Pedestrian projects receive lukewarm council reception

ENCINITAS — A pair of proposed pedestrian-centric improvements in Leucadia were met with a divided reception from the Encinitas City Council.

The City Council ultimately decided against both proposals: the first included bike lane improvements and mid-block pedestrian crossings in north Leucadia, and the second a multi-use path along the east side of Coast Highway 101. The council voted to send the first proposal to the Traffic and Public Safety Commission and voted against moving forward with the second one outright.

Both items were on the consent calendar, which signals they were supposed to be approved with little debate and a simple vote. But Mayor Catherine Blakespear and a member of the public requested the council discuss the items.

Councilmen Mark Muir and Tony Kranz both said that they believed the project should go before the traffic commission, which is typically the process for transportation-related projects. Blakespear said she didn’t want the projects to get delayed at the commission level.

The council voted 3-2 to send the traffic commission the bicycle lane improvements and mid-block crossings between Phoebe and Glaucus streets, and between Bishops Gate Road and Grandview Street. The projects are slated as interim improvements until the city can break ground on the North Coast Highway 101 Streetscape, the proposed overhaul of Coast Highway 101 that includes the installation of five roundabouts between La Costa Avenue and Leucadia Boulevard.

Originally, Blakespear wanted to approve the recommendation outright, but couldn’t find the votes to do so. She then voted with Mark Muir and Tony Kranz to send the item to the traffic commission where they would vote on the project.

Council members Tasha Boerner Horvath and Joe Mosca voted against the recommendation. They said they wanted the commission’s recommendation to come back to the council.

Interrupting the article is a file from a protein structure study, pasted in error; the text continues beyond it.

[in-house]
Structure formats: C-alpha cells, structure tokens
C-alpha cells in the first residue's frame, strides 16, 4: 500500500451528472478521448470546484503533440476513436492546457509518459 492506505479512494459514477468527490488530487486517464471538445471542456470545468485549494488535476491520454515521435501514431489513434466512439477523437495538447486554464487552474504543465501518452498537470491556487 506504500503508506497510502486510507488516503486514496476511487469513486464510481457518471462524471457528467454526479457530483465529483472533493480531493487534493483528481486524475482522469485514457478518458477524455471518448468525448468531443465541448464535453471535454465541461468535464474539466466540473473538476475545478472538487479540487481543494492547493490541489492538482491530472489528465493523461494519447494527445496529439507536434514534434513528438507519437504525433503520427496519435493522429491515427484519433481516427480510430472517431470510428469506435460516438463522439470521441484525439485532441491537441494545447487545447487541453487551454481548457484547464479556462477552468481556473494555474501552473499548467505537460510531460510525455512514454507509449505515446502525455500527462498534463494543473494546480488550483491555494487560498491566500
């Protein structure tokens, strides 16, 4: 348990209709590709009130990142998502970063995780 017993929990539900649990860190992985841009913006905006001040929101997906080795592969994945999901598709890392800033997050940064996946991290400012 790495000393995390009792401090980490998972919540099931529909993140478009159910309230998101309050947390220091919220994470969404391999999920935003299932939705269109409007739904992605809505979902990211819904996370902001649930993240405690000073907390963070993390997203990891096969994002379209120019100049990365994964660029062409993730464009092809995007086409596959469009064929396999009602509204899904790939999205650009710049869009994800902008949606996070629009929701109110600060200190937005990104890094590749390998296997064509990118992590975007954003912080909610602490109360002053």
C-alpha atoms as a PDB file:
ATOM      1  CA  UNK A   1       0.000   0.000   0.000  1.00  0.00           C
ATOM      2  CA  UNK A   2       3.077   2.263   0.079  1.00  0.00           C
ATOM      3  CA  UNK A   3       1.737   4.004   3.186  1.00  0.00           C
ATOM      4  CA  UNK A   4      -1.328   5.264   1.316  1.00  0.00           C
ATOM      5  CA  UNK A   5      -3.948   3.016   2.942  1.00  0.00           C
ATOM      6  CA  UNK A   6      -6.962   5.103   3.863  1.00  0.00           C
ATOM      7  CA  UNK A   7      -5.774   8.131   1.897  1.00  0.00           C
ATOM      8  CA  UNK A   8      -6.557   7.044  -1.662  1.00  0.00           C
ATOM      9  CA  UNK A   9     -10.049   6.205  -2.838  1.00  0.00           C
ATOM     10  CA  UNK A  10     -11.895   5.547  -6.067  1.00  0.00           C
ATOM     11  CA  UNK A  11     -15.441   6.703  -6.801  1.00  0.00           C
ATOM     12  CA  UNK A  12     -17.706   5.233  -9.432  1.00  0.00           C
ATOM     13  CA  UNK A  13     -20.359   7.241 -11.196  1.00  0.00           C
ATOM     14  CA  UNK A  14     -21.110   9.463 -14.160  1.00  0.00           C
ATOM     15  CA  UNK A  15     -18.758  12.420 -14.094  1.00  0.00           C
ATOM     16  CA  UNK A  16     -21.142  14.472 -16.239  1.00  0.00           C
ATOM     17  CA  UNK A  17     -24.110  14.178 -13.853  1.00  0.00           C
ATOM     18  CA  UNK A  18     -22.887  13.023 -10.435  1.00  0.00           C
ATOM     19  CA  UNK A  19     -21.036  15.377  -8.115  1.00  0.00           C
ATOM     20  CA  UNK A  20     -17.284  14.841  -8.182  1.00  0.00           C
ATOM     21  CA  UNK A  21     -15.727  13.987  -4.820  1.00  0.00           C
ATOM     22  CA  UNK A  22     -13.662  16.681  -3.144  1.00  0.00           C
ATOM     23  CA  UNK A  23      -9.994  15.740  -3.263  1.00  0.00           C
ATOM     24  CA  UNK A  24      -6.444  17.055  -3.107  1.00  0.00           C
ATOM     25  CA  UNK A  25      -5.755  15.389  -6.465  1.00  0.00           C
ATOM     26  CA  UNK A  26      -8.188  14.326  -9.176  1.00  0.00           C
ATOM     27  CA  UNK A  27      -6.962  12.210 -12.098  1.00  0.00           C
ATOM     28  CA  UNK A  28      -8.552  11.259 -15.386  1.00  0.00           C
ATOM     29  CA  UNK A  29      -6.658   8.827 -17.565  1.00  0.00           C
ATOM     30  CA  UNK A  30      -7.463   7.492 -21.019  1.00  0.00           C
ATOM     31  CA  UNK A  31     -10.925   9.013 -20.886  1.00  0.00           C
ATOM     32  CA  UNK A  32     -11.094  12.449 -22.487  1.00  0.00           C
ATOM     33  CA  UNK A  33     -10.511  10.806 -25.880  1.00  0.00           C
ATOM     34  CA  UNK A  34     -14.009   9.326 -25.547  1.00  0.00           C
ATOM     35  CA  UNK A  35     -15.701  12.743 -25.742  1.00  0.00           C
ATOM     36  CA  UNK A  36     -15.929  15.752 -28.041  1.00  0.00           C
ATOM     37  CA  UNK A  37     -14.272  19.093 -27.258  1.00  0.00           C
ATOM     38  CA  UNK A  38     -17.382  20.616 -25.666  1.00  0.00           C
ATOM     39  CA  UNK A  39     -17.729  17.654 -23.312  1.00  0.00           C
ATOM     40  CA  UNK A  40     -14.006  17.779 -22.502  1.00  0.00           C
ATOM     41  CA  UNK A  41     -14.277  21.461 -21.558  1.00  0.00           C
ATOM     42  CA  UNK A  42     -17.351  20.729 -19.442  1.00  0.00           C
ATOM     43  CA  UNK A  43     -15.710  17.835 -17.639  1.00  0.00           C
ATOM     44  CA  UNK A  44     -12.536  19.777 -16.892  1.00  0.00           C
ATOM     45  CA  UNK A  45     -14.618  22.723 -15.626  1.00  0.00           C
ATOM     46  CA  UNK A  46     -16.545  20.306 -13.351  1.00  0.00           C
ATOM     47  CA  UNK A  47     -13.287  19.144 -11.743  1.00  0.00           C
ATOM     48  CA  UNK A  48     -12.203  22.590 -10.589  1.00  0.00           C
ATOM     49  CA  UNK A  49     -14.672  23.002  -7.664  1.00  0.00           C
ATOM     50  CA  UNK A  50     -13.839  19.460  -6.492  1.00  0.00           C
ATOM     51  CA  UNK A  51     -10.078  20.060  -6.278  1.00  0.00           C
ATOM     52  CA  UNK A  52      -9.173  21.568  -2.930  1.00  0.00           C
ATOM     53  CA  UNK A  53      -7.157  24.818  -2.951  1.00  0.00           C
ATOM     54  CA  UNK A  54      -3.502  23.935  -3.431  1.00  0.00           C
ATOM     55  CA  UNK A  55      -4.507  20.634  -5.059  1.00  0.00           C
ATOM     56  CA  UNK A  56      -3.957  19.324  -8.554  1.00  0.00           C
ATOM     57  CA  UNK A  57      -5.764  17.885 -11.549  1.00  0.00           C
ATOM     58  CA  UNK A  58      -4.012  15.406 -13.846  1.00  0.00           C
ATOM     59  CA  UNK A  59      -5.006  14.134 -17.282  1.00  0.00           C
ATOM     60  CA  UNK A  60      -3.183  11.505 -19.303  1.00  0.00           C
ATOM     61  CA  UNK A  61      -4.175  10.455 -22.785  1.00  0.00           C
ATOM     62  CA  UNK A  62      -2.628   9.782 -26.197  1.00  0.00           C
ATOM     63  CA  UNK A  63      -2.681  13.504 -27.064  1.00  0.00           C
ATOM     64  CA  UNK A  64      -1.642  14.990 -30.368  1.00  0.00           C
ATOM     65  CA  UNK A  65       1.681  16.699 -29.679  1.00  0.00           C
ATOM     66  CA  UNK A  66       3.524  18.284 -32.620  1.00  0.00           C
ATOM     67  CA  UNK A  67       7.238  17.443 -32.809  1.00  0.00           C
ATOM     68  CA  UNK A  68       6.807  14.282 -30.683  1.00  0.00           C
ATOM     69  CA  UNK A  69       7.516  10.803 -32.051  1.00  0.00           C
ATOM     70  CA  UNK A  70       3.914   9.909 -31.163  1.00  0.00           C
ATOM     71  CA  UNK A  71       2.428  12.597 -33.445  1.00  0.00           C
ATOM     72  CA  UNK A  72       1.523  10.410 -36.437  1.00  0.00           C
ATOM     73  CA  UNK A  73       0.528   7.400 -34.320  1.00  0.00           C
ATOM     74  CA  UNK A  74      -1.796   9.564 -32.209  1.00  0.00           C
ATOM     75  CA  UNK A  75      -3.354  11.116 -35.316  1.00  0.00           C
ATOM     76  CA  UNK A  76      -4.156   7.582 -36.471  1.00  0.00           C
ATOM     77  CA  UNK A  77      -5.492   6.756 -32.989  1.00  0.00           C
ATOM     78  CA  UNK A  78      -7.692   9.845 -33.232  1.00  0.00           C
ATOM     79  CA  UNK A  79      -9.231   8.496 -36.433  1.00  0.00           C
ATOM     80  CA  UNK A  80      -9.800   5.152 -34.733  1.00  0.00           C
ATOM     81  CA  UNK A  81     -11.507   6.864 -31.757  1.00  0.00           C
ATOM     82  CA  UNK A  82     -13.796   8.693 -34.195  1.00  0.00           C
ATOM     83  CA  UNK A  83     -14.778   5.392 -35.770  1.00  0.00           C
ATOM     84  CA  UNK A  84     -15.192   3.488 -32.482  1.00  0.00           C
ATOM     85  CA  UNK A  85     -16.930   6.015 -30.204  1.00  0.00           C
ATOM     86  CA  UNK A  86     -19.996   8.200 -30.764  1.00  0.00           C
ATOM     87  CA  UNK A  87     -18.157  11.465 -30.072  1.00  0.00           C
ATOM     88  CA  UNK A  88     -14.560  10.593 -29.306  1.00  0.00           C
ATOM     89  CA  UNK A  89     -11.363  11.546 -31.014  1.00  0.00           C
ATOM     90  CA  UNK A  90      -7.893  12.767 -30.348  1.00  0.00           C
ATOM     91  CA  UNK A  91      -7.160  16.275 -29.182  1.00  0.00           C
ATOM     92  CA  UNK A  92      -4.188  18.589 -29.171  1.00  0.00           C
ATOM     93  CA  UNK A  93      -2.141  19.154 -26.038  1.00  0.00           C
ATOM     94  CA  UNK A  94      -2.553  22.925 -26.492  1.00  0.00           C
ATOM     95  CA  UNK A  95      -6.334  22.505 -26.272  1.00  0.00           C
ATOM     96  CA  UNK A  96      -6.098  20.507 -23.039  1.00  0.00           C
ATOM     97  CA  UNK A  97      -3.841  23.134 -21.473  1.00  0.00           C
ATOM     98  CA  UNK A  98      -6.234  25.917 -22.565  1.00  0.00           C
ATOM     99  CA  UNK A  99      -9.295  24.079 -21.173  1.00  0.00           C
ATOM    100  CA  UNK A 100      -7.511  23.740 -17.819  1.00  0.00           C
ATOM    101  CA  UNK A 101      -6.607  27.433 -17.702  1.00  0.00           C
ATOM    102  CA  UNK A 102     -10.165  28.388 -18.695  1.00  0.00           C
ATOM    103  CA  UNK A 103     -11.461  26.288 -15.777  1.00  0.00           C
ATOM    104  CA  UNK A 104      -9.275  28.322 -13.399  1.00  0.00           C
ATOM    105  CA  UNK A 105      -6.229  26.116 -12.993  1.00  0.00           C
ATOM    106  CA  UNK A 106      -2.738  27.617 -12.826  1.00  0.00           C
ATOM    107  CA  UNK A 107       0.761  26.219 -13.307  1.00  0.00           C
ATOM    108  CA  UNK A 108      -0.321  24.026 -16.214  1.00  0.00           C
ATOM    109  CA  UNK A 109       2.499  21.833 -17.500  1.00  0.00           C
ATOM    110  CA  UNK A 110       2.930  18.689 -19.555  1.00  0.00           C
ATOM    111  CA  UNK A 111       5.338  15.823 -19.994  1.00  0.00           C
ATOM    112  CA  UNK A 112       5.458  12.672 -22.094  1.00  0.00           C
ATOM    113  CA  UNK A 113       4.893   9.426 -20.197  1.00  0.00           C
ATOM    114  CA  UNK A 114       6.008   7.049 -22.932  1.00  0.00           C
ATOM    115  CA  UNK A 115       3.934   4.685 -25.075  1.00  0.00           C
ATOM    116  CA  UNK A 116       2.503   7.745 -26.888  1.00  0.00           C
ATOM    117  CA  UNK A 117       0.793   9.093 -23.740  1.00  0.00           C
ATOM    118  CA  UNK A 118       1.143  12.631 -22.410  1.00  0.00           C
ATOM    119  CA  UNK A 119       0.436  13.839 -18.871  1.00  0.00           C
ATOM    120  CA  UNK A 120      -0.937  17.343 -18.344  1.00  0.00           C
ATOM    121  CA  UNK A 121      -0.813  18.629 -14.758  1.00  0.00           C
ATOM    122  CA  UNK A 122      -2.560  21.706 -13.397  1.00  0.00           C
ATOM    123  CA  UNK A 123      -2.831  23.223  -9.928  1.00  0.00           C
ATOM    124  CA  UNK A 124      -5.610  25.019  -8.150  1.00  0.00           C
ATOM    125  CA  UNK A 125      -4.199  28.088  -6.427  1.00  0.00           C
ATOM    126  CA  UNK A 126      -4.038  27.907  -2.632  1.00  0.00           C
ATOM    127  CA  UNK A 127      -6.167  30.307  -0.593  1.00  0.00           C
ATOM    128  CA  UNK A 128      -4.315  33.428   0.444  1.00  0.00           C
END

The second proposal brought forth by staff was to change the proposed streetscape to replace the pedestrian sidewalk on the east side of Coast Highway 101 with a multi-use trail. Staff said that the trail would make the project more pedestrian friendly and help improve drainage in an area plagued with flooding problems.

In this case, Kranz, Mosca and Muir voted against approving the project outright because they were concerned that the region’s transportation agency SANDAG could use the project as the Coastal Rail trail through Leucadia, which is currently proposed to run along Vulcan.

Kranz said that Vulcan’s pedestrian improvements should be the council’s priority.

Vulcan, “from La Costa to at least Leucadia is second- and third-rate and third world and is just a mess,” Kranz said. “It’s impossible for me to support incorporating this in the streetscape plan.”

Muir and Kranz also said they didn’t want to see the streetscape project, which has been in the works for a decade, delayed any longer, and changing the design would set the project back two months.

“We have had too many delays,” Kranz said.

Blakespear and Boerner Horvath believed that this wouldn’t happen, but lost a vote to have the project move forward outright. Then, the council voted 4-1 to move forward with the streetscape as proposed, with Blakespear voting against it.

Boerner Horvath asked for staff to bring back a proposal for a path along Coast Highway 101 with more information and, potentially, assurances from SANDAG that the path wouldn’t preempt the Vulcan trail.

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